Create Locally Trusted SSL Certificates with mkcert on Ubuntu 18.04

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Hello folks, welcome to this very tutorial on how to create locally trusted SSL certificates with mkcert on Ubuntu 18.04.

mkcert is a simple zero-config tool that is used to make locally trusted development certificates. It automatically creates and installs a local CA in the system root store, and generates locally-trusted certificates.

Using certificates from real certificate authorities (CAs) for development can be dangerous or impossible (for hosts like localhost or 127.0.0.1), but self-signed certificates cause trust errors. Managing your own CA is the best solution, but usually involves arcane commands, specialized knowledge and manual steps, but not any more with the availability of mkcert utility.

Without much theory, let us have a look how mkcert can help you on this.

Create Locally Trusted SSL Certificates with mkcert on Ubuntu 18.04

Installing mkcert on Ubuntu 18.04

As a prerequisite, you are required to install certutil, a command-line utility that can create and modify certificate and key databases before you can install mkcert utility.

sudo apt install libnss3-tools -y

Once the installation of certutil is done, download the current version of mkcert pre-built binary from Github releases page.

As of this writing, the current version of mkcert is v1.4.3

So download the current version and install it as shown below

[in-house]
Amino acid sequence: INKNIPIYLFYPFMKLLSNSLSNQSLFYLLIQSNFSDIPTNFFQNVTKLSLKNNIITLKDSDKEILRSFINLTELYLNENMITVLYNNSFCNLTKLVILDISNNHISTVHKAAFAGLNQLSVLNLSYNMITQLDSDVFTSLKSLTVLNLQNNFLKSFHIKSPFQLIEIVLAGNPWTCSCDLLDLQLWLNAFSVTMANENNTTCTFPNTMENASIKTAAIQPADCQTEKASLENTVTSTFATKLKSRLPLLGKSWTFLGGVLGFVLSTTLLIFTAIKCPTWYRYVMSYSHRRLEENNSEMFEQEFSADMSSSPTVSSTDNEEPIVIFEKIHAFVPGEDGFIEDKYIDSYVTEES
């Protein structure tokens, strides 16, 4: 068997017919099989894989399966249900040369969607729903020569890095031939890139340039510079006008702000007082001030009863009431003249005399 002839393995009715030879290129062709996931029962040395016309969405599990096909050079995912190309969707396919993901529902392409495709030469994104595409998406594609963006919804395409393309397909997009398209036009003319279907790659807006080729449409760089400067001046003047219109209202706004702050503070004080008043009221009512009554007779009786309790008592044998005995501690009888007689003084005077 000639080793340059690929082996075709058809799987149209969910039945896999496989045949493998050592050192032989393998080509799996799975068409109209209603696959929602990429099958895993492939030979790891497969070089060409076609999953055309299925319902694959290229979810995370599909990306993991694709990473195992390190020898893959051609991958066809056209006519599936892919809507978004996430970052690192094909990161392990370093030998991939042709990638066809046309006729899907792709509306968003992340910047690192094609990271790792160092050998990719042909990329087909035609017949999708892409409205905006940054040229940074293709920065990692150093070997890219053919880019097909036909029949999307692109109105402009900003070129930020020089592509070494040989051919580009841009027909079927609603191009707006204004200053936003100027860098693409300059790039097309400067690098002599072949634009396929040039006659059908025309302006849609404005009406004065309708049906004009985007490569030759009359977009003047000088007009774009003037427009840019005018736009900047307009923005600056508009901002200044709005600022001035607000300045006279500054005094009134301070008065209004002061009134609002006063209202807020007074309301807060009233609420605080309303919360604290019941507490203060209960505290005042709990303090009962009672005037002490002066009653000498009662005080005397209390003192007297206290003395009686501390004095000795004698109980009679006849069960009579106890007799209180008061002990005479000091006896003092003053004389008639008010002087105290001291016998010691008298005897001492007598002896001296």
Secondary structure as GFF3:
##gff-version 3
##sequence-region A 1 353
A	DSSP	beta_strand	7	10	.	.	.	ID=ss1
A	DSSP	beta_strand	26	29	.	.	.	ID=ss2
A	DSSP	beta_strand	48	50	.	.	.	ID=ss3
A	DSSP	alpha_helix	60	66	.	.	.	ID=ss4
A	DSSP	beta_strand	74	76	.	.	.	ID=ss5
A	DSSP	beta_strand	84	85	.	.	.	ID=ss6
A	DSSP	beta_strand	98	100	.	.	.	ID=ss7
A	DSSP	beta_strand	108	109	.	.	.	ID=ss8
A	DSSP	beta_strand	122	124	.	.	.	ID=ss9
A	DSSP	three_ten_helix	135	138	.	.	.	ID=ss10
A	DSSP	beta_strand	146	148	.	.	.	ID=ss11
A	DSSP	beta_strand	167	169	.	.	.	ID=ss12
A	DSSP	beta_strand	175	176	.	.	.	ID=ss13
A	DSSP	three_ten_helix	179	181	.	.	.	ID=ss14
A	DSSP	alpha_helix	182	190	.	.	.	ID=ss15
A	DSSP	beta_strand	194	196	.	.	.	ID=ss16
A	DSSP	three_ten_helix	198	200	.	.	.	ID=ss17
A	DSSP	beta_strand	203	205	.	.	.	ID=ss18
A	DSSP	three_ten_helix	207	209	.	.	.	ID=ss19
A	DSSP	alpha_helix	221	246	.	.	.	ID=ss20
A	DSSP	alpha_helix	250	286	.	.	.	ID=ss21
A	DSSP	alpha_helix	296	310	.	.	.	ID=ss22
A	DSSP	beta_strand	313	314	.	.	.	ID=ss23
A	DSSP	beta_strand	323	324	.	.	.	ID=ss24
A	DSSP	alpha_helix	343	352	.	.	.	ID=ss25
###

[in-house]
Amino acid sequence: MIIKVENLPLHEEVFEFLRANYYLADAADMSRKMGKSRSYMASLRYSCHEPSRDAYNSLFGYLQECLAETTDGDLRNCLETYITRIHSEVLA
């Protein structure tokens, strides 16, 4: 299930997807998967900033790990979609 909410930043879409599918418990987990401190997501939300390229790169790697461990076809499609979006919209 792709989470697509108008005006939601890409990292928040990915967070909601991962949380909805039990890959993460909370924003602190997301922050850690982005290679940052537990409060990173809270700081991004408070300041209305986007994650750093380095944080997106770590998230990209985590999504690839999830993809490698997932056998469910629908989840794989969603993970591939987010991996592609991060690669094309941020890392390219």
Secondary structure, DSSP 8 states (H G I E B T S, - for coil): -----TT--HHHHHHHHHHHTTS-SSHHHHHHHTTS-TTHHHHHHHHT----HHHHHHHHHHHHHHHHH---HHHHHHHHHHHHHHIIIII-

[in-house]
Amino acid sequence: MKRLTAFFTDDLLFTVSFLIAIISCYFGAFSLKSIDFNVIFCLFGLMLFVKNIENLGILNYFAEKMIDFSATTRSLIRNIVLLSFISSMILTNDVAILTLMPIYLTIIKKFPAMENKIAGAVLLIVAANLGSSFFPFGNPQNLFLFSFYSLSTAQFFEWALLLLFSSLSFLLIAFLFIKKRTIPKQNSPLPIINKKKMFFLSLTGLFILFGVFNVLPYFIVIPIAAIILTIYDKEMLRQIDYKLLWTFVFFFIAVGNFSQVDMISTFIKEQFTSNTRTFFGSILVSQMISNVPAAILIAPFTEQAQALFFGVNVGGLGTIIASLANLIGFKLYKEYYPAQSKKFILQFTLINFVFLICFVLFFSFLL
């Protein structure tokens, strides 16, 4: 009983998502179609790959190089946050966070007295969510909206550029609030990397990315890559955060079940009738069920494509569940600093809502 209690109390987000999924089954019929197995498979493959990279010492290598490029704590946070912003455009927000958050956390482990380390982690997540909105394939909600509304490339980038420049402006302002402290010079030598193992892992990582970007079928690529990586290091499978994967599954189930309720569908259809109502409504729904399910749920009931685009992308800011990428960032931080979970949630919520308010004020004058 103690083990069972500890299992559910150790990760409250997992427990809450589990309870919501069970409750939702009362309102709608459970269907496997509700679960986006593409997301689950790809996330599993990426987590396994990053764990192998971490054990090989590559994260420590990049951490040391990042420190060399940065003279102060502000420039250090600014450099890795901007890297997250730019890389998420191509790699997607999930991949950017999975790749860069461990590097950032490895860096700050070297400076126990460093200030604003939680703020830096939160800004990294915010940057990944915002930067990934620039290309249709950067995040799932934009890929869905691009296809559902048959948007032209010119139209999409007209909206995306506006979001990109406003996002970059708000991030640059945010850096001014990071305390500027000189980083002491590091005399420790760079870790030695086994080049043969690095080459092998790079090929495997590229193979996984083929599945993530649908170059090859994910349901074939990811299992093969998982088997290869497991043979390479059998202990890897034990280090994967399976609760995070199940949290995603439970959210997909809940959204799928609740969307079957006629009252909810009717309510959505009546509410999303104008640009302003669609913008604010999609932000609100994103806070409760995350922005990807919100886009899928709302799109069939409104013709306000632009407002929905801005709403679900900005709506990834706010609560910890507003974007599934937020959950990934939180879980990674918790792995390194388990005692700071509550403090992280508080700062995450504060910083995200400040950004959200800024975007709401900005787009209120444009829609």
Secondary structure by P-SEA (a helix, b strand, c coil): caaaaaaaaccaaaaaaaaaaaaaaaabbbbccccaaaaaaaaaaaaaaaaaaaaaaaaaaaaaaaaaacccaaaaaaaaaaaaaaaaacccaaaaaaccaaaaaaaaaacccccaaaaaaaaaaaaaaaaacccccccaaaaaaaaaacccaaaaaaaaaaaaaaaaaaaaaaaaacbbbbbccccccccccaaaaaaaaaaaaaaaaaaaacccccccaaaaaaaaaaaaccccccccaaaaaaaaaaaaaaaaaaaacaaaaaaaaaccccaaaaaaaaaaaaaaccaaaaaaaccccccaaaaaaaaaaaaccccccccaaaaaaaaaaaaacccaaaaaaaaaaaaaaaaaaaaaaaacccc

wget https://github.com/FiloSottile/mkcert/releases/download/v1.4.3/mkcert-v1.4.3-linux-amd64
sudo cp mkcert-v1.4.3-linux-amd64 /usr/local/bin/mkcert
sudo chmod +x /usr/local/bin/mkcert

Generate Local CA on Ubuntu 18.04

Now that the mkcert utility is installed, run the command below to generate your local CA.

mkcert -install
The local CA is now installed in the system trust store! ⚡️
The local CA is now installed in the Firefox and/or Chrome/Chromium trust store (requires browser restart)! 🦊

The root CA is stored under #HOME/.local/share/mkcert.

You can print the location directory of the root CA path by running the command below.

mkcert -CAROOT
/home/amos/.local/share/mkcert

If you encounter the error:

ERROR: no Firefox and/or Chrome/Chromium security databases found

Just launch the browsers and re-run the install command.

Create Locally Trusted SSL Certificates with mkcert on Ubuntu 18.04

Now that you have your local CA, run the command below to generate local SSL certificates using mkcert command.

mkcert kifarunix-demo.com '*.kifarunix-demo.com' localhost 127.0.0.1 ::1
Sample command output;
Created a new certificate valid for the following names 📜
 - "kifarunix-demo.com"
 - "*.kifarunix-demo.com"
 - "localhost"
 - "127.0.0.1"
 - "::1"

Reminder: X.509 wildcards only go one level deep, so this won't match a.b.kifarunix-demo.com ℹ️

The certificate is at "./kifarunix-demo.com+4.pem" and the key at "./kifarunix-demo.com+4-key.pem" ✅

It will expire on 31 August 2023 🗓

You have the certificate and key in the current working directory;